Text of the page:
A tiny Semprius HCPV cell, mounted on an interposer. Each cell is only 0.6mm on one side. | Photo courtesy of Semprius
A prototype of the module that will be manufactured at the new plant in Henderson, North Caroline. | Photo courtesy of Semprius
The Semprius RD&D system in Tucson, Arizona. | Photo courtesy of Semprius
Energy Department-enabled innovation made Tuesday, July 19, a good day for North Carolina.
Entrepreneurs from Durham-based solar startup Semprius teamed with Governor Bev Purdue to announce the company’s plan to build a new high-tech manufacturing facility in Henderson. The factory is expected to create more than 250 full-time jobs over the next five years, which is a particular boon for Henderson, where the county unemployment rate reached 13.3% in May. This follows on the heels of news that Siemens recently participated with others in a $20 million investment in Semprius. Siemens took a 16% stake in the company – a vote of confidence from a global engineering giant with years of success in the solar industry.
None of this comes as a surprise to those of us who have followed Semprius’ progress as a pioneer in the design and fabrication of high concentration photovoltaic (HCPV) solar modules. The company’s story provides a case-study example for how federally-funded research and development sparks job-creation for Americans in a global growth industry.
Spun out of Lemelson-MIT award winner John Rogers’ research lab at the University of Illinois, Semprius employs a breakthrough semiconductor manufacturing technique called micro-transfer printing, originally invented with Energy Department Office of Science support. This core technology has a broad range of potential applications -- from improving LED lighting to increasing computer hard drive capacity to making tiny sensors for next-generation medical devices. It enables Semprius to combine extremely small solar cells -- about one half the surface area of a pin head -- with low-cost, highly efficient lenses that concentrate the sun’s energy more than 1100 times.
Semprius first explored the idea of using micro-transfer printing for HCPV with the help of a 2007 “Next Gen” grant from the Office of Energy Efficiency and Renewable Energy. The company’s progress has been astounding since then; it earned Semprius one of four spots in the 2010 class of the PV Incubator Program along with recent record-breakers Alta Devices and Solar Junction and Tetrasun, which also closed a funding round recently. Like its peers, Semprius has benefited greatly from its participation in the Incubator. “Programs like the PV Incubator allow you to develop quicker, implement quicker and go to market quicker,” as Semprius CEO Joe Carr recently told me. Access to key tools and personnel at the National Renewable Energy Lab (NREL) has helped the company optimize both its tiny cell (NREL-confirmed 41.7% ) and its module.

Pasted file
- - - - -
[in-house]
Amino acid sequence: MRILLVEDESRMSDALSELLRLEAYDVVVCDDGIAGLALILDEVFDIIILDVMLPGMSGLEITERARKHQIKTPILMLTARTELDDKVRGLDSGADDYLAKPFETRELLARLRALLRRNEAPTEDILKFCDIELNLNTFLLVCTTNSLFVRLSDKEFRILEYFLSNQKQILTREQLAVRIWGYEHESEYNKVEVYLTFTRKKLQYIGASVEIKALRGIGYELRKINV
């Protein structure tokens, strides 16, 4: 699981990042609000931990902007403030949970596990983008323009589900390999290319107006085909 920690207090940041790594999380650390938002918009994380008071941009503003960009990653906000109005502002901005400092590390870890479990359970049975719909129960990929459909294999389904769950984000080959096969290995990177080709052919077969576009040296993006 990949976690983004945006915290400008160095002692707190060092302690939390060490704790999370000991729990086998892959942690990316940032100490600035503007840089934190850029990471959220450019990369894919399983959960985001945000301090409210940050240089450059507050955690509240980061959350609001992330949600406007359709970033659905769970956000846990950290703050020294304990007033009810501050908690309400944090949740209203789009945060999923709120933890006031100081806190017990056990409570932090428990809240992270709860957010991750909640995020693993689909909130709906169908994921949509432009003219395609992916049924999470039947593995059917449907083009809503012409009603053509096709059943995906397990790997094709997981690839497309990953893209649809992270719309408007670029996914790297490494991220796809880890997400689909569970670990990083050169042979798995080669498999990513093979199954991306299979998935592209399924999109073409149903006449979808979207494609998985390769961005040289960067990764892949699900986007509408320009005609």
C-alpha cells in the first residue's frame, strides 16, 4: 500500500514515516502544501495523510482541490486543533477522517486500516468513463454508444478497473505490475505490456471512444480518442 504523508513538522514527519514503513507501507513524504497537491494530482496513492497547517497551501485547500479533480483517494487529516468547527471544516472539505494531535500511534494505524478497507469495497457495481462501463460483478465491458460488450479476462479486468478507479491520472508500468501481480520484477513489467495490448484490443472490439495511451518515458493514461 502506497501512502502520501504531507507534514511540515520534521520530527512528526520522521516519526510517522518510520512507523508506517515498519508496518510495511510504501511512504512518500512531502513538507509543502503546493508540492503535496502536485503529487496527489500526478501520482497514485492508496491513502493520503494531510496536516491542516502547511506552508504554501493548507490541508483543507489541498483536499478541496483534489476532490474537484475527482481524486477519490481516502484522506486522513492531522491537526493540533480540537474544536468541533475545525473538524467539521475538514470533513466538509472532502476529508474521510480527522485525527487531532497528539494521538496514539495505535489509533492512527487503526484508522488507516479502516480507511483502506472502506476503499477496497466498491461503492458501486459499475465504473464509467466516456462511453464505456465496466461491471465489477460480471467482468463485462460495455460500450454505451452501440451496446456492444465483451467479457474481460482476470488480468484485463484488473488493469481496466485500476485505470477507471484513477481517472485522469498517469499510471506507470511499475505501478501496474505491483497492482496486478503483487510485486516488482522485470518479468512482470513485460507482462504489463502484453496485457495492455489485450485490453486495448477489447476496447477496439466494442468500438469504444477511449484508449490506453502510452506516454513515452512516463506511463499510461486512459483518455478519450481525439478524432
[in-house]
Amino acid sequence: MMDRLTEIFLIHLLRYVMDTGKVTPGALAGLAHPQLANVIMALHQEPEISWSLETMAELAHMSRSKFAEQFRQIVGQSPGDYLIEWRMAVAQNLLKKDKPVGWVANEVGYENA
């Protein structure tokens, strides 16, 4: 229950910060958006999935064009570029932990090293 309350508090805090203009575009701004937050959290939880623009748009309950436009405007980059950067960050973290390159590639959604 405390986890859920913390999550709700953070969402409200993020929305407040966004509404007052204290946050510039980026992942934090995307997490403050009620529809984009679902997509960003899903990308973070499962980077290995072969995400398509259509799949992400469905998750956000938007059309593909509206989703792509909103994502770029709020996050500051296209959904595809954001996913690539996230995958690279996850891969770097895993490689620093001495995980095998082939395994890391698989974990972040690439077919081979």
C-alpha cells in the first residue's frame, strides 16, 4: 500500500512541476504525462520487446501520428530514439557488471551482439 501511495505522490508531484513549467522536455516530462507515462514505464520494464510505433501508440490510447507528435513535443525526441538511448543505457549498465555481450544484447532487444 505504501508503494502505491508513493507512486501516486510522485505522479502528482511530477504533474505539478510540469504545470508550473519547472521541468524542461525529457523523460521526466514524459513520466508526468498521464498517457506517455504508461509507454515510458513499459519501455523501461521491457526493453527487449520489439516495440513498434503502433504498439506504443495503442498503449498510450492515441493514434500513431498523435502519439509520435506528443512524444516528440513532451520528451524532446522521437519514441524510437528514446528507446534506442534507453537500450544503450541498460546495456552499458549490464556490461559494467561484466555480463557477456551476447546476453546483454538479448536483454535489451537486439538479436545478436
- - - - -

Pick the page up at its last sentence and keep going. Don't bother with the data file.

This news adds Semprius to a growing list of PV Incubator participant companies that have attracted significant private investment and are plowing it into new manufacturing operations in communities like Henderson across the U.S. Between 2007 and 2010, the Office of Energy Efficiency and Renewable Energy invested $50 million in the Incubator for 20 solar startups like Semprius. Private investment in those firms now totals more than $1.3 billion, a 25-to-1 multiple.
These companies already employ more than 1,200 people in good hi-tech jobs, and that number is poised to grow rapidly as new manufacturing facilities come online. Six of those companies -- 1366, Abound, Calisolar, PrimeStar (acquired by GE), Solopower, and now Semprius -- have publicly announced plans to hire more than 3,800 full-time workers for new factories being built here in America.
The Department’s SunShot Initiative investments are not only making solar energy systems cost competitive with traditional sources of energy by the end of the decade; programs like the PV Incubator catalyze market support for leading companies like Semprius that are putting Americans to work.